The 2015 DNR Successful Hunter patchAs an incentive for hunters to check their deer, those who do are rewarded with a Successful Hunter–Deer Management Cooperator patch.

“That patch program is really popular,” Stewart said. “The patch program goes back to the early 1970s — they’ve become tremendous collector’s items and something that people really relish — they really want to get their patch.”

That was one of the reasons Gabriel Dunsmore brought his deer into the Clio check station. The 25-year-old, who took his first deer this year after nine seasons of hunting, said he wanted to show off a little bit and get the patch.

The patch is what brought Jay Sheher, a 55-year-old engineer, to the check station with his 3 ½-year-old 8-point buck.

“Really it was the only reason,” he said. “My son got a deer but he didn’t get to get a patch, so I’m going to give him this one.”

Stewart said the DNR puts tremendous effort into checking deer because of the great deal of valuable information it gets in return.

“We typically check around 4 or 5 percent of our harvest — most other states are only checking 2 or 3 percent of their harvest,” said Stewart, who has been working at check stations in Mio and in the Lansing area this year.

One prime indicator of health in deer, especially yearlings, is beam diameter measured at the check stations.

“We measure the beam diameter at the base of the skull. The greater the diameter, the greater the fitness,” Stewart said. “A deer devotes enough energy and resources to survival, and if it meets that requirement, then it goes into reproductive fitness. If it reaches that level, then it puts its energy into its antler development. Generally the more energy it puts into its antlers, the more fit that animal is.”

Beam diameter also tells biologists how well deer are responding to their habitat.Northern Michigan University students check in a deer in Marquette

“In southern Michigan, the average beam diameter is larger than it is in the U.P.,” Stewart said. “That makes sense. They have better quality habitat. They’re able to consume more calories — they’re living on agricultural crops for the most part — so they’re usually more fit the first year and moving forward.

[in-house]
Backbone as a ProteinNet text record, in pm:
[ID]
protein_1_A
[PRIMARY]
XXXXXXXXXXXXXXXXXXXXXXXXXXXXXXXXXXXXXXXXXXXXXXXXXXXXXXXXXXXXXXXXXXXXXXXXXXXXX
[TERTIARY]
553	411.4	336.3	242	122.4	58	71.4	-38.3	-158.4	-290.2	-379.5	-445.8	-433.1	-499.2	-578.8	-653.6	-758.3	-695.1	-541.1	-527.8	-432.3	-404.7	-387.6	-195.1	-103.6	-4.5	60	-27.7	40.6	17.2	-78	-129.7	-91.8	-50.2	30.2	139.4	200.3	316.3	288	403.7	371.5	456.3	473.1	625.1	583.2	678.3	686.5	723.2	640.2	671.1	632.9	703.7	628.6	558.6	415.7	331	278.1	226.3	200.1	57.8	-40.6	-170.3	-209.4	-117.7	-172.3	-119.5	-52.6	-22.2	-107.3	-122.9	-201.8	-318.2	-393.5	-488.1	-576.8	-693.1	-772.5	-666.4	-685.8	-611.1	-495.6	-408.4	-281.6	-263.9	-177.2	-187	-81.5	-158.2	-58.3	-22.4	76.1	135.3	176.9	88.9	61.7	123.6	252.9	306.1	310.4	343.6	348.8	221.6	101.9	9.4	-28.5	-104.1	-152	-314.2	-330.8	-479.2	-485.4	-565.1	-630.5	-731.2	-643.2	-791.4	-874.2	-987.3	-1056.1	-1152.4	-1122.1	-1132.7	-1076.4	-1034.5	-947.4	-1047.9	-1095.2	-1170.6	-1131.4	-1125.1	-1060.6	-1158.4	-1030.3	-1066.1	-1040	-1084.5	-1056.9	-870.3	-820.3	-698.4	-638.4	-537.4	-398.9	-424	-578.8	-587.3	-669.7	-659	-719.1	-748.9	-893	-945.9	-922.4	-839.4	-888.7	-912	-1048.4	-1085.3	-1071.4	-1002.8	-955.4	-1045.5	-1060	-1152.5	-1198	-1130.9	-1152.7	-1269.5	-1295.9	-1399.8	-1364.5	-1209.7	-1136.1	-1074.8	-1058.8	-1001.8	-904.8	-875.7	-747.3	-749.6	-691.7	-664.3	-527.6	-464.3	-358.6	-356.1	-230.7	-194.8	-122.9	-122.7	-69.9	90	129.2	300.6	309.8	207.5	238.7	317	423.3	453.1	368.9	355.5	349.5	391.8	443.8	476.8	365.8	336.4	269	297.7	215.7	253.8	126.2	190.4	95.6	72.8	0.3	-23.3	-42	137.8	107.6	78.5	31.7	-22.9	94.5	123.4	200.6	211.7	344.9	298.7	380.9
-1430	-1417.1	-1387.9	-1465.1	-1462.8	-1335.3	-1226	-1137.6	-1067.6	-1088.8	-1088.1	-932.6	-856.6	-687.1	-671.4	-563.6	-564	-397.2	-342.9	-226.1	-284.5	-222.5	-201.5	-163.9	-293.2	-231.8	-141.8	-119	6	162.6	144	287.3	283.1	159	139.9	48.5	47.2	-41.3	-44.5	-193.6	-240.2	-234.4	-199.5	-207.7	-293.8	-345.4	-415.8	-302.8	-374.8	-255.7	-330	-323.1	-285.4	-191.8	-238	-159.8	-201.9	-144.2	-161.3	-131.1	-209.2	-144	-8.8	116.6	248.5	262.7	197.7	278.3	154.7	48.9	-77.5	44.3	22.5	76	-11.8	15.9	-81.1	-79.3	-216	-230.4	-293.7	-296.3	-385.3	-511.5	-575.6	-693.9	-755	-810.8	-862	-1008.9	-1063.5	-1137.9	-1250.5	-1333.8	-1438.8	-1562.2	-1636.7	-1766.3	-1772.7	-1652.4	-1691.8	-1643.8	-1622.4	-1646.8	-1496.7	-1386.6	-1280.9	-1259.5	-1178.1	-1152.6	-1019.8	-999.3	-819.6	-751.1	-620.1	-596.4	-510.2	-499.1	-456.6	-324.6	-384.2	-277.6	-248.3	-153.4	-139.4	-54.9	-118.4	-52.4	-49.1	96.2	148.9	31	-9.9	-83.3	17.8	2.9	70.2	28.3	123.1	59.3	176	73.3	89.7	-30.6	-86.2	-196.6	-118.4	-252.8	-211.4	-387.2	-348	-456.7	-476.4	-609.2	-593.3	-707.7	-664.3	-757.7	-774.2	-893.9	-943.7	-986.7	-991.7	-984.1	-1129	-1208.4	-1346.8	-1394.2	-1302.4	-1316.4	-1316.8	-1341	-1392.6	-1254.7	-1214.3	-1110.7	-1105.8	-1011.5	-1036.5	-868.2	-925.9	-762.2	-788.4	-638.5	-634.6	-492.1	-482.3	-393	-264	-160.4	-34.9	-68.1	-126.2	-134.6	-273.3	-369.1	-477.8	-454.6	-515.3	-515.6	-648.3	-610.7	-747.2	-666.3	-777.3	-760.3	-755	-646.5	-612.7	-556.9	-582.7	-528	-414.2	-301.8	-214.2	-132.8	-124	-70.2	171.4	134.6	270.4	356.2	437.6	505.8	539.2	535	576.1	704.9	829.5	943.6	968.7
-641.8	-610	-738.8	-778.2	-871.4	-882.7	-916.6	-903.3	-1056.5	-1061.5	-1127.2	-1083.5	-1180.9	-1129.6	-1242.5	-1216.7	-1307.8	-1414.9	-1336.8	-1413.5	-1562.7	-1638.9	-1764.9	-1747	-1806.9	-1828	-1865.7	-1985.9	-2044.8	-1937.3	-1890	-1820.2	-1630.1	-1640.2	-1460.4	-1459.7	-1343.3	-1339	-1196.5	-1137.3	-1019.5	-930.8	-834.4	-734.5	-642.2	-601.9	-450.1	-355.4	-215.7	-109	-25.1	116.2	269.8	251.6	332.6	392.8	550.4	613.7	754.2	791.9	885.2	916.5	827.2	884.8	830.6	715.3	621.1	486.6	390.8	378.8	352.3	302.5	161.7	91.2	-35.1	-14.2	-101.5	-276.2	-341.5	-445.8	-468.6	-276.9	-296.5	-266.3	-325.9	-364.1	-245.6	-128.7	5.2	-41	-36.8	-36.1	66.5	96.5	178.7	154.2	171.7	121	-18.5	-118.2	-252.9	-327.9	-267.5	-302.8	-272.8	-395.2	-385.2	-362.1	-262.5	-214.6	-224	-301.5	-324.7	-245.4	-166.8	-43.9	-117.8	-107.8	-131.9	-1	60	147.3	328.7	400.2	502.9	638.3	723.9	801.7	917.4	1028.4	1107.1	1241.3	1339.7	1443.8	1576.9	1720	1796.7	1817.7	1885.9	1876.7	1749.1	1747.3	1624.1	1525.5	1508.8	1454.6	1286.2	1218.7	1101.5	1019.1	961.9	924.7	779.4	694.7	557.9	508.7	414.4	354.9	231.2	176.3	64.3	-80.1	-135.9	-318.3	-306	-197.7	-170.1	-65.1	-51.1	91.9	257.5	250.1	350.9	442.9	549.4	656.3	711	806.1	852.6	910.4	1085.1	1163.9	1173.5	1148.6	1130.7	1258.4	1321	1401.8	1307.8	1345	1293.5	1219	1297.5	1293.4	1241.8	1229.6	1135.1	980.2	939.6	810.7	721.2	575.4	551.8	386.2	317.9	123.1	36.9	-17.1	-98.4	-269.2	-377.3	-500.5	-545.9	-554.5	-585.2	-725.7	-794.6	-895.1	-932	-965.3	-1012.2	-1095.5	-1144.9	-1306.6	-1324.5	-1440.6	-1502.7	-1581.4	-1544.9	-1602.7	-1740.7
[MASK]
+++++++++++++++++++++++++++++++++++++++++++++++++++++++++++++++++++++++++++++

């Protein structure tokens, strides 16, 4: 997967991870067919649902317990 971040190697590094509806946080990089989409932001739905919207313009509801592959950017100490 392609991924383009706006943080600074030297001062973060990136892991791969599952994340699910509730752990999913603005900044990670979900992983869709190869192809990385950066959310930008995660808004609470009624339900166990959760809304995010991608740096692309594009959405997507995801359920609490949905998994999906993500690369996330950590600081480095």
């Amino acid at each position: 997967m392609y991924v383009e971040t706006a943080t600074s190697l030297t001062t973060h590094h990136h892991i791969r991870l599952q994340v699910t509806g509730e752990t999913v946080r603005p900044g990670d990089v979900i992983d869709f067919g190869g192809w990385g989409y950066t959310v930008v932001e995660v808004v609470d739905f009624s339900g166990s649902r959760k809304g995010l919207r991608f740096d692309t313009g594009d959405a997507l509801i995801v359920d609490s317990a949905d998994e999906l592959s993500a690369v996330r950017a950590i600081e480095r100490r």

Check stations also provide an opportunity for biologists to get disease samples.

“We’ve got that going on in Meridian Township (Ingham County) where we found chronic wasting disease (CWD) — we’ve got three check stations and that’s the only mandatory check area in the state,” Stewart said. “And we’re getting samples from the northeast Lower Peninsula where we’re monitoring bovine tuberculosis.”

Many hunters say they appreciate the effort the DNR puts into checking deer and analyzing the health and other dynamics of the herd.

Tracy Hickmott, a 54-year-old route salesman said he brought his deer in to be checked because “I feel like it’s my responsibility.”

Gleeson said he felt the same way.

“I’m interested in helping the DNR manage the herd,” he said.

The DNR continues to check deer into January, after the close of the firearm, muzzleloader and late archery deer hunting seasons.

“We work with several groups after the (firearm deer hunting) season to have jaw-aging nights,” Stewart said. “So we continue to collect data after the fact.”

The DNR has an online map pinpointing the locations of deer check stations throughout the state and hours of operation. Hunters also are urged to call ahead whenever possible to confirm hours and days of operation.